Tips for buying the perfect piece of land

If you choose the lot carefully, land can be an excellent investment. Land is a finite resource, so no matter what you do with the property, it will always have some value. It also can act as a blank canvas for your dream home, and building your house from the ground up can be very exciting and rewarding.

Not all lots are appropriate for home building, though, and some may be subject to local ordinances or restrictions. To make the most of your purchase, you should learn everything there is to know about the lot. Here are eight tips for buying the perfect piece of land to suit your needs:

Identify your goal

1. Identify your goal.

Knowing exactly why you want to purchase land and what you plan to do with the lot will help you narrow down your search. While some plots of land may be a great choice to build a primary residence, others may be better suited for a small cabin or camp to use as a vacation getaway. If you want to build your primary residence on the land, you have to consider factors like the location, proximity to work, and school district in addition to the quality of the land itself.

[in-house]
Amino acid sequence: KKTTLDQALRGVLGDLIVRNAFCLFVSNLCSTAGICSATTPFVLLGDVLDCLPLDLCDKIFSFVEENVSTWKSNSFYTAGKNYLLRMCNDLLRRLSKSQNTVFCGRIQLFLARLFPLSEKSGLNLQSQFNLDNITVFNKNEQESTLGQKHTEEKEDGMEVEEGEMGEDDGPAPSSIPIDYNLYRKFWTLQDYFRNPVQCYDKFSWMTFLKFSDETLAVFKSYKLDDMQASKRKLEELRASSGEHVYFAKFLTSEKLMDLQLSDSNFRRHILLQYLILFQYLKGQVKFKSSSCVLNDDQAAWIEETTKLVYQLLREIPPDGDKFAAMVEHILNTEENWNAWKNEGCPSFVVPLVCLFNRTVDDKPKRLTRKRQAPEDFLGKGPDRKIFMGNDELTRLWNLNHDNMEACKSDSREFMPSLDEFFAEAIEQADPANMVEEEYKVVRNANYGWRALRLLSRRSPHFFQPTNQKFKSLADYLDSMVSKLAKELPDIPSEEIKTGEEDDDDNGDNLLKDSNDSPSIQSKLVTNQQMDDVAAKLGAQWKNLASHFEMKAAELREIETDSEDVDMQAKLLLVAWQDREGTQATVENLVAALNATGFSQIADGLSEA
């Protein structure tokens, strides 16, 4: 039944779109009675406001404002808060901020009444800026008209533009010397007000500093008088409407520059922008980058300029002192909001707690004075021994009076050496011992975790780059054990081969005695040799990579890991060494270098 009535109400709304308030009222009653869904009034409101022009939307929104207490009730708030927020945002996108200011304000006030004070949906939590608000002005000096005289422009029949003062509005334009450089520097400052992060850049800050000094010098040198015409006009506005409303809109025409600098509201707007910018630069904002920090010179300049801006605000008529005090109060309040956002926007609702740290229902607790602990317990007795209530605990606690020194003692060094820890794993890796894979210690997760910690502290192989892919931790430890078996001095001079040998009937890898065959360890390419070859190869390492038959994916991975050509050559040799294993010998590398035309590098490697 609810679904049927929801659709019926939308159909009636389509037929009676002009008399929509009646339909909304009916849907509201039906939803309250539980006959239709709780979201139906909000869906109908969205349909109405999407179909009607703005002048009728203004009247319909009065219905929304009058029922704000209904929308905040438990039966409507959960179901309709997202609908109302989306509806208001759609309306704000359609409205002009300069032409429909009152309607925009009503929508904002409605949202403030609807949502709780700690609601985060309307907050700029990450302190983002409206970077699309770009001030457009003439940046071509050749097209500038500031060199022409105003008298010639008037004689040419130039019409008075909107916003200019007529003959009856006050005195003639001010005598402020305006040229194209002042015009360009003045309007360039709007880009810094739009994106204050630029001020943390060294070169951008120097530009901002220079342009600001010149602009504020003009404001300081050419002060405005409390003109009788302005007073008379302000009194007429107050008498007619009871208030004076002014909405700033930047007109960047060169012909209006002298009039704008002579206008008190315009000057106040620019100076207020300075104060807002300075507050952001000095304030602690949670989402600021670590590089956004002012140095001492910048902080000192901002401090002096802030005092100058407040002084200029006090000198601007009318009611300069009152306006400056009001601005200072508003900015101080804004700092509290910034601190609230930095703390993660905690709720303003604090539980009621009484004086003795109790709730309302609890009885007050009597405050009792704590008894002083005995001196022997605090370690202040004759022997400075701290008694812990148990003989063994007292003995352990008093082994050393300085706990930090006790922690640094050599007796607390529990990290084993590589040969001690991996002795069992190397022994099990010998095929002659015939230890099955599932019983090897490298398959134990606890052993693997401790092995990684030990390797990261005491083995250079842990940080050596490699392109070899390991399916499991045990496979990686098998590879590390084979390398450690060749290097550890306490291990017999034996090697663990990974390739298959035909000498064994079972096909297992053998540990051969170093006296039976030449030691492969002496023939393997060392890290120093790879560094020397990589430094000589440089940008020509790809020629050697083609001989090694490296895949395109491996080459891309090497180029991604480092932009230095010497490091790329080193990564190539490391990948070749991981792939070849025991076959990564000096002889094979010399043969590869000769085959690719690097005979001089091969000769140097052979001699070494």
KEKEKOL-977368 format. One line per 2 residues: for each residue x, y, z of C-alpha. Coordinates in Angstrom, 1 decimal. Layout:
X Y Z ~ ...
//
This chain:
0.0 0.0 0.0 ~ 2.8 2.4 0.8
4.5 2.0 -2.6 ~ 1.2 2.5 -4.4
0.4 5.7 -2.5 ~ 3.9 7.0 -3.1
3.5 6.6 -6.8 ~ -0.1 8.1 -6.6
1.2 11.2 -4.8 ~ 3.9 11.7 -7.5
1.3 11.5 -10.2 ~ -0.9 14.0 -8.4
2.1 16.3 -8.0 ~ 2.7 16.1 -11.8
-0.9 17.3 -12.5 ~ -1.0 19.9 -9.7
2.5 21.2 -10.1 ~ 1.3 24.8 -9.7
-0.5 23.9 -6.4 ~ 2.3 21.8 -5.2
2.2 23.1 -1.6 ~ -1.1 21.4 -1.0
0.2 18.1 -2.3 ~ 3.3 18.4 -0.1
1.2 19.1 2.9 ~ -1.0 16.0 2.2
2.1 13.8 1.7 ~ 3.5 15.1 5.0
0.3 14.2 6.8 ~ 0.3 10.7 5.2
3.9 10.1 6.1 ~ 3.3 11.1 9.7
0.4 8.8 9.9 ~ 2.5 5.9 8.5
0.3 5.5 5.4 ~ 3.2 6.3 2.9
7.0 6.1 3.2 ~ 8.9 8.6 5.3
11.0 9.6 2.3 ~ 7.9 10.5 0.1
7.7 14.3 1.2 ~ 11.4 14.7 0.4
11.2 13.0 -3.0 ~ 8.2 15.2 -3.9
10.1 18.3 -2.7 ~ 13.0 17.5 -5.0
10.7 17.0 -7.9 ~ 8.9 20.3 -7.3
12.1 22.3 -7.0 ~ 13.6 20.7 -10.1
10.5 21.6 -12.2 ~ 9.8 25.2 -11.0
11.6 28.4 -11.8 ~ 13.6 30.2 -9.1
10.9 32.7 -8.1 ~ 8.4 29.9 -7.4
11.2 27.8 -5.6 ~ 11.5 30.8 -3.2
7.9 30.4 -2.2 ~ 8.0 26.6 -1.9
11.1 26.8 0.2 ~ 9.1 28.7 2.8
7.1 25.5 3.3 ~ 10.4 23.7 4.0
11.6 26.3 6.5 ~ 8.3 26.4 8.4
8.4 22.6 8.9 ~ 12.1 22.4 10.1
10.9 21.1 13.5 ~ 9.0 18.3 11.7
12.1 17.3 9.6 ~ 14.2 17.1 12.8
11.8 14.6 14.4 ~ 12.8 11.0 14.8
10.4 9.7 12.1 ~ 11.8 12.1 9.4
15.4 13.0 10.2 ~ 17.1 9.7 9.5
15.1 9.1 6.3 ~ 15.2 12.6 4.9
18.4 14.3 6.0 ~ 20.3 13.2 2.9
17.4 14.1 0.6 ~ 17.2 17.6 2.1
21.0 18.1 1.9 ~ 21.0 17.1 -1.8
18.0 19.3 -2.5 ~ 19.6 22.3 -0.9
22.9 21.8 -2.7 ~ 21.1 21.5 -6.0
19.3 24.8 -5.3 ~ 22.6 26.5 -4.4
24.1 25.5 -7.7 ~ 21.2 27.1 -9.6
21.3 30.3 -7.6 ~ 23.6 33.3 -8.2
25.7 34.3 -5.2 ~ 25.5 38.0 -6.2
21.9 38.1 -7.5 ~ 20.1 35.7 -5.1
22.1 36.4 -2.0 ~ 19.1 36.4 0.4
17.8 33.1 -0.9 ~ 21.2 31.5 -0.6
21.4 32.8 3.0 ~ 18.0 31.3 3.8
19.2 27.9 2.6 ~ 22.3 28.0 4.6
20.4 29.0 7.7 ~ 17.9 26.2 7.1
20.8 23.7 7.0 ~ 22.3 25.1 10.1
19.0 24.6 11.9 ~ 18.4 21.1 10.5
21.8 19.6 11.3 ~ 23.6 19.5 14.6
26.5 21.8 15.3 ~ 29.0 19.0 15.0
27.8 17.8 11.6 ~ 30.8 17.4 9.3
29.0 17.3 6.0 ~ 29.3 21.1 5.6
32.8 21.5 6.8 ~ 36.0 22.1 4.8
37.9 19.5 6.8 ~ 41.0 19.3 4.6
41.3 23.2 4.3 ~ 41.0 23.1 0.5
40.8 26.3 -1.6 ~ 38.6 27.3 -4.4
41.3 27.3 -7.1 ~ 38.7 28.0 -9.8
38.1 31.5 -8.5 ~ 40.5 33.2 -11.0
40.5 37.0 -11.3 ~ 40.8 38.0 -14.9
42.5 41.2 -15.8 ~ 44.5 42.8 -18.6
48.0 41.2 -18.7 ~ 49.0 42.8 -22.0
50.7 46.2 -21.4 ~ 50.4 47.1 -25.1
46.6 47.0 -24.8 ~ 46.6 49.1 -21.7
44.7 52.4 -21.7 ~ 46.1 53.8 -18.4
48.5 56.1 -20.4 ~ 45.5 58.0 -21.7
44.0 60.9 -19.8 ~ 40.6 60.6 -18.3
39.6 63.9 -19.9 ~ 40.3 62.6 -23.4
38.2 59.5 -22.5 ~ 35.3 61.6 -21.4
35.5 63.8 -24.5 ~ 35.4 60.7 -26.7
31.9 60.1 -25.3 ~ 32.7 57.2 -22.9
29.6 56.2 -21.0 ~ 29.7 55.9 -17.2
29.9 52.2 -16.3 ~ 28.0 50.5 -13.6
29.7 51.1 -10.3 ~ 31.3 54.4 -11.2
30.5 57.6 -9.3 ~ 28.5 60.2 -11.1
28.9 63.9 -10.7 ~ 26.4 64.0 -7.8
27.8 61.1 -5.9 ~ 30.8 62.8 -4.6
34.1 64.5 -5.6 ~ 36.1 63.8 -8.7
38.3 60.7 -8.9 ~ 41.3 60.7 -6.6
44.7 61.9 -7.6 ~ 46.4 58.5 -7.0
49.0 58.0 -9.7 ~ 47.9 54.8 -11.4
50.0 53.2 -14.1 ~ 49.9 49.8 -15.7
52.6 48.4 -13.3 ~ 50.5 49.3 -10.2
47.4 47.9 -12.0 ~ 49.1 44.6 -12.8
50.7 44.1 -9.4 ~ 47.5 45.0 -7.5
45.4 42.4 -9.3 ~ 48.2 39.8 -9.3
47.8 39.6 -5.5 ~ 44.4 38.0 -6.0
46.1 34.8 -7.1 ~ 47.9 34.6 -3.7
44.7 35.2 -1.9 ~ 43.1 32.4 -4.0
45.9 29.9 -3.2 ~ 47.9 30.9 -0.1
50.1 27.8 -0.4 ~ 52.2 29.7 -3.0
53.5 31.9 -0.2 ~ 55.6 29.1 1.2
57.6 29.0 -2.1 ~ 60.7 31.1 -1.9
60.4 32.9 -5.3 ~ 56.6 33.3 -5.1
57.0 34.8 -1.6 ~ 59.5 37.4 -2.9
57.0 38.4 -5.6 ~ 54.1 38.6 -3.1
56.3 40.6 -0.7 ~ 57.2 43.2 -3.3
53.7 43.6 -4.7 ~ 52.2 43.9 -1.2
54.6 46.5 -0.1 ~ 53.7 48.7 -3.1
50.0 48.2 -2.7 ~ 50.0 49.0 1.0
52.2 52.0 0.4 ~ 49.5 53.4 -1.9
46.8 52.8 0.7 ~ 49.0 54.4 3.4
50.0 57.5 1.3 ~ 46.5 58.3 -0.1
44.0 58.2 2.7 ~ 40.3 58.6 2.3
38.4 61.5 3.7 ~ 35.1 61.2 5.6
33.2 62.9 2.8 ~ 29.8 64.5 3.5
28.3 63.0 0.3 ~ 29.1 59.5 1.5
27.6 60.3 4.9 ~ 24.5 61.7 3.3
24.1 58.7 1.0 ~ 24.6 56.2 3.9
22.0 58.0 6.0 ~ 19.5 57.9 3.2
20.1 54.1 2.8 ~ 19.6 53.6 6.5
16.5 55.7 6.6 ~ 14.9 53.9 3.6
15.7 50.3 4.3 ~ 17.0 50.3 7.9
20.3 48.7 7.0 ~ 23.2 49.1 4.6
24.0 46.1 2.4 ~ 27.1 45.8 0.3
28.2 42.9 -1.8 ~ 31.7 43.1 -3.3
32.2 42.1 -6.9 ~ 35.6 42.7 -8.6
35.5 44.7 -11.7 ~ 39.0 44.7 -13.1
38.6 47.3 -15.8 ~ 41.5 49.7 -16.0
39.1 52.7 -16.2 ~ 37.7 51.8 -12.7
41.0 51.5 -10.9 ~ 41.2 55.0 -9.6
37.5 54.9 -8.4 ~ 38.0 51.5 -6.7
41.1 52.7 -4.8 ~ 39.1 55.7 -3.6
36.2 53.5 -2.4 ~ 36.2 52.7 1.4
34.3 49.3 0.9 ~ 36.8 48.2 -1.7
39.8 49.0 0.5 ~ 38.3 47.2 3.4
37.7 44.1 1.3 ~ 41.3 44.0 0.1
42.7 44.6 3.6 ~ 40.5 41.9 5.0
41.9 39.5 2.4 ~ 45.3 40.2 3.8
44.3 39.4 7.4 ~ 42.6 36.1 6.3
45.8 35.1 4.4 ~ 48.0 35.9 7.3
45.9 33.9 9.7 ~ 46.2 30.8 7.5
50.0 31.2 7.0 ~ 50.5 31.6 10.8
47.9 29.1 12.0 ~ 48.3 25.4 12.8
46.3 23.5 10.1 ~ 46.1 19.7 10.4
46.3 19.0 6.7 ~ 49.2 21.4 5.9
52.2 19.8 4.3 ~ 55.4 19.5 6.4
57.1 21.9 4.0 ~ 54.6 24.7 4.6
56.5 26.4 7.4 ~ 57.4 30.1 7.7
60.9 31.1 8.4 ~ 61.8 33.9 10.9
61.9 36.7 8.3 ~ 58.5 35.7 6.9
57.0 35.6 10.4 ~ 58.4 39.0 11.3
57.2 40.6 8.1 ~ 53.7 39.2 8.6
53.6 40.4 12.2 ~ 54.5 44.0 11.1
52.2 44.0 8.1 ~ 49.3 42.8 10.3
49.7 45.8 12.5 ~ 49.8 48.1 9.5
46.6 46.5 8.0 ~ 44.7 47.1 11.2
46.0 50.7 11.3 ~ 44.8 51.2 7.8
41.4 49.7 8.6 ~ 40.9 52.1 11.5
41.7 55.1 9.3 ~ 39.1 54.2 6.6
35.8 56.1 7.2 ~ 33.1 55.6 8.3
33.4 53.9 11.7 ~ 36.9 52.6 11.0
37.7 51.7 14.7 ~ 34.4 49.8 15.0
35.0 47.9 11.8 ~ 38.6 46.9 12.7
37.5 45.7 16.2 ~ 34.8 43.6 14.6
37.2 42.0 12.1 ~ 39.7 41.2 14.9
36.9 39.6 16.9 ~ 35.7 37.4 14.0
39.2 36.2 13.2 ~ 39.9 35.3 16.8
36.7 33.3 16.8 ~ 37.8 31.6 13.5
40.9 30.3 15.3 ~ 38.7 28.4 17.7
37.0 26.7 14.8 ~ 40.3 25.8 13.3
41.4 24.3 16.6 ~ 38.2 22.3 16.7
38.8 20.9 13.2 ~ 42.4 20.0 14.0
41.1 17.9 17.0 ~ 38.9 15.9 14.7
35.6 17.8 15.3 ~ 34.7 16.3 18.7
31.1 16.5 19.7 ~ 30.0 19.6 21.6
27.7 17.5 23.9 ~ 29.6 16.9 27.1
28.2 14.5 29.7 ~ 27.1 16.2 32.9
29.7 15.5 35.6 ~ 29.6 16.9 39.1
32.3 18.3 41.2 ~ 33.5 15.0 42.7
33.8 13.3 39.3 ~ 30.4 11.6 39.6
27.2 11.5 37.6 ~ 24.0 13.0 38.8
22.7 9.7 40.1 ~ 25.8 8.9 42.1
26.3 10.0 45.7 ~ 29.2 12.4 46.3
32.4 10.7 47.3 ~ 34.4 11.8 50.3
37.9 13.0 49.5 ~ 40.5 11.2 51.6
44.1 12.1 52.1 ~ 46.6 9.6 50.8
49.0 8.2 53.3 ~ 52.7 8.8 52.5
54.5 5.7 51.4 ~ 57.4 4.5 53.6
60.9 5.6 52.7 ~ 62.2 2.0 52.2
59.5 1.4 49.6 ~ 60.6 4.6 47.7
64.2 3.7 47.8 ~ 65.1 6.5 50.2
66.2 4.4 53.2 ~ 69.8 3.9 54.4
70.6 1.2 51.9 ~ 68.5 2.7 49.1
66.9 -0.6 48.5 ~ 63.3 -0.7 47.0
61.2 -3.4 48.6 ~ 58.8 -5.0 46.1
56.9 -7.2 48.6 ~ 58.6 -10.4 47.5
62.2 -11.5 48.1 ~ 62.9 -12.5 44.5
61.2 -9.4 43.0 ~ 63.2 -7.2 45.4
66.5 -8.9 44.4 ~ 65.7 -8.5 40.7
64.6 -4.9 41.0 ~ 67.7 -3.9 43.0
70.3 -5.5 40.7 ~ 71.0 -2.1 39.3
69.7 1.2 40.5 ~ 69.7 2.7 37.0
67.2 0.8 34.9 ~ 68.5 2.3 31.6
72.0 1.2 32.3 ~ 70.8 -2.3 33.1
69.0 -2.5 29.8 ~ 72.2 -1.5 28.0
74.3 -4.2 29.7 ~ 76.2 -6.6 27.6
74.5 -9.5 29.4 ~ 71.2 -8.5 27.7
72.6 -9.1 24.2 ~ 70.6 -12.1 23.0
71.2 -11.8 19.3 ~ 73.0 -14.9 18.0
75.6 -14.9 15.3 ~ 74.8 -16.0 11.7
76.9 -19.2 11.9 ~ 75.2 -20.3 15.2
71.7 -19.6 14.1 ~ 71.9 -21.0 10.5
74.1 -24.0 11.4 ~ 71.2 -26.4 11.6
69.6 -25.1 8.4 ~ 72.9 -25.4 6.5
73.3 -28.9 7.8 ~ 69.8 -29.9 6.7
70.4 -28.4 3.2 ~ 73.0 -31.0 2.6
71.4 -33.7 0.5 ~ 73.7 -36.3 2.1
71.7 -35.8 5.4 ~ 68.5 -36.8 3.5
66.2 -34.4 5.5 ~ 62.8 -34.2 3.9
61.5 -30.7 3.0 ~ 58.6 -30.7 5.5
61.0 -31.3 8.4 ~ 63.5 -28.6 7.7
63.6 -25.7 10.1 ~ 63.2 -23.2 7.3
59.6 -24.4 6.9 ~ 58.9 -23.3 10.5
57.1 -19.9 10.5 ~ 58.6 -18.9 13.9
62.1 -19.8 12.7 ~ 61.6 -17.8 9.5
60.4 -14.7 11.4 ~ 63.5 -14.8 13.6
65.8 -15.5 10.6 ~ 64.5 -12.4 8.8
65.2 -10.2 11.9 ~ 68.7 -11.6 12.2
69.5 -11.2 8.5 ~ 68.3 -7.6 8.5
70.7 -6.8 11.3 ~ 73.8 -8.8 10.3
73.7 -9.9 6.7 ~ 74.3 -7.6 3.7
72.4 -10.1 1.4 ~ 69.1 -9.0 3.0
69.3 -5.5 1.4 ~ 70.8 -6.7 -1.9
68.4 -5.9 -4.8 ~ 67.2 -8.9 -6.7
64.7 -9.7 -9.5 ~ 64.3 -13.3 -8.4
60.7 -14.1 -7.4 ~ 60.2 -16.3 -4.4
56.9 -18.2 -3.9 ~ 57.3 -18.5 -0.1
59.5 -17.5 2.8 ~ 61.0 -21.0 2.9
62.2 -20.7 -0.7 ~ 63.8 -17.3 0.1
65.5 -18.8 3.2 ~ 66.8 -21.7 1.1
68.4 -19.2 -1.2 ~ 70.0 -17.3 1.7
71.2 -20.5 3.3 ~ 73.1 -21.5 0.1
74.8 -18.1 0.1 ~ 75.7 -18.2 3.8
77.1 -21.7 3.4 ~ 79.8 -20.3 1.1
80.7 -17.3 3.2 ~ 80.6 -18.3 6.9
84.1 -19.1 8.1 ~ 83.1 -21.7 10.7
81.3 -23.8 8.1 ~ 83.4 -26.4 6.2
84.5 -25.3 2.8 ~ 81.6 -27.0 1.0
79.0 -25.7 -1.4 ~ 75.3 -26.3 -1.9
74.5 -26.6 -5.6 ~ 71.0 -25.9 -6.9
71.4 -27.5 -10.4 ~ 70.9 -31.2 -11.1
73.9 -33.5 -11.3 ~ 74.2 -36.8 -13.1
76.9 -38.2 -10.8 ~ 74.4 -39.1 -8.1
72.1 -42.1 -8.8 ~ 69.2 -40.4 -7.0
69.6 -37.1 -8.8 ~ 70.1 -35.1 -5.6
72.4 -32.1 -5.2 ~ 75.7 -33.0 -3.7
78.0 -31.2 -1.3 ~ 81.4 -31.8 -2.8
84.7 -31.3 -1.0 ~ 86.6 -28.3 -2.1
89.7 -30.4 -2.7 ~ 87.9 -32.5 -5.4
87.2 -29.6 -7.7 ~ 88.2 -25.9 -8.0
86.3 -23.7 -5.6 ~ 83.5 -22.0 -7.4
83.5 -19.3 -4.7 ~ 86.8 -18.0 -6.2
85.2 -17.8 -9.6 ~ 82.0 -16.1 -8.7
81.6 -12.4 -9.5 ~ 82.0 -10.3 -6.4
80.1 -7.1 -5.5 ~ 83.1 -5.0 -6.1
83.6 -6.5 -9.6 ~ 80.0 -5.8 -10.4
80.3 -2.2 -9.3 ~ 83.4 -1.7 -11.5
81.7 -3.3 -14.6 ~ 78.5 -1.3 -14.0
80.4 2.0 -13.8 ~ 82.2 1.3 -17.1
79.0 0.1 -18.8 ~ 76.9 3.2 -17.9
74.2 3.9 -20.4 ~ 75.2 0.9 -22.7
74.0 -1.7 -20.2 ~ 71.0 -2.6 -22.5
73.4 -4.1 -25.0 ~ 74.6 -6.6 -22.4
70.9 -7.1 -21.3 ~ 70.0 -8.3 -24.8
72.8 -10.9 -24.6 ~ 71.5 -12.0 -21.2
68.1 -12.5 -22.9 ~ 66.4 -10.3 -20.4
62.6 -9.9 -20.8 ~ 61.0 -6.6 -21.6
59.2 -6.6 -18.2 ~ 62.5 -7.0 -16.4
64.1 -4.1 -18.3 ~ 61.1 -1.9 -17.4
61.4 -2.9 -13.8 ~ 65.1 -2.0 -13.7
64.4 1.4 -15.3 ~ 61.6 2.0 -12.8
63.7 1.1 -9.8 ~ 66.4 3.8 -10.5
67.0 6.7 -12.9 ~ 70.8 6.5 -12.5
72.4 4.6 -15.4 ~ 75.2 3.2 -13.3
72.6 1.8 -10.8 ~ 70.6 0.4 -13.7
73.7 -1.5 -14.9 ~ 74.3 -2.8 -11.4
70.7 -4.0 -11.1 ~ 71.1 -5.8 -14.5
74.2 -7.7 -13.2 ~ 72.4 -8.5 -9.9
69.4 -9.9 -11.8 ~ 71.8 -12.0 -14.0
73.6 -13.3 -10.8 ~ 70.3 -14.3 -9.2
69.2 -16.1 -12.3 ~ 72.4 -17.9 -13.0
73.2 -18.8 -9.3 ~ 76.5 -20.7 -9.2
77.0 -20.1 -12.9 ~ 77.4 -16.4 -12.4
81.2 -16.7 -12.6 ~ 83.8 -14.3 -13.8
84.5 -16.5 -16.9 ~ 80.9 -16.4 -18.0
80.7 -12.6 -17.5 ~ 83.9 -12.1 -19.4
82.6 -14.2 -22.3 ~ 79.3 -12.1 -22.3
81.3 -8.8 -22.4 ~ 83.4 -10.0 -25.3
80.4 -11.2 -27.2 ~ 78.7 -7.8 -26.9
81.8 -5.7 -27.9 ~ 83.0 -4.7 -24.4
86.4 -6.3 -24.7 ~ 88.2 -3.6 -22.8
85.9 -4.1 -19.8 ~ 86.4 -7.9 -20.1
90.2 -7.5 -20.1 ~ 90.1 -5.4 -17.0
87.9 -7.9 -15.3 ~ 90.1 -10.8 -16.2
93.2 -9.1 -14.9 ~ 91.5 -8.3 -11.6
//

Consult with a land surveyor

2. Consult with a land surveyor.

Appearances can be deceiving, so if you’re seriously considering purchasing a plot of land, you should consult with a surveyor as soon as possible. Your land surveyor or planner will inspect the land to make sure it can support a home without any issues. There are a number of obstacles that could get in the way of you building your dream home on the property, and many of them aren’t noticeable to an untrained eye. Just like you should always hire a home inspector before buying a home, you should have a surveyor check out a plot of land before you purchase it.

Learn about conservation easements

3. Learn about conservation easements.

A conservation easement is an agreement with a private trust or government organization that typically protects land from development. There are benefits and drawbacks to purchasing land under a conservation easement, but you should expect any construction project on the property to be subject to heavy regulations. If you’ve fallen in love with a plot that’s under a conservation easement, you can consult with a real estate or property lawyer to learn more about what the easement means for the land.

Research the local laws

4. Research the local laws.

Local zoning ordinances vary significantly from town to town, so carefully researching the laws in your area is critical. The ordinances and restrictions will dictate what you can and cannot build, which might make or break your decision to purchase land in that city. For example, some local ordinances limit the size or number of stories for new homes, and some may prevent houses from being built on the land altogether.

Keep in mind, too, that sellers may promise you that you can have the land rezoned after you buy it, but this isn’t always possible. In this case, you should include a contingency in your contract so that you only follow through with the sale if the rezoning request is approved.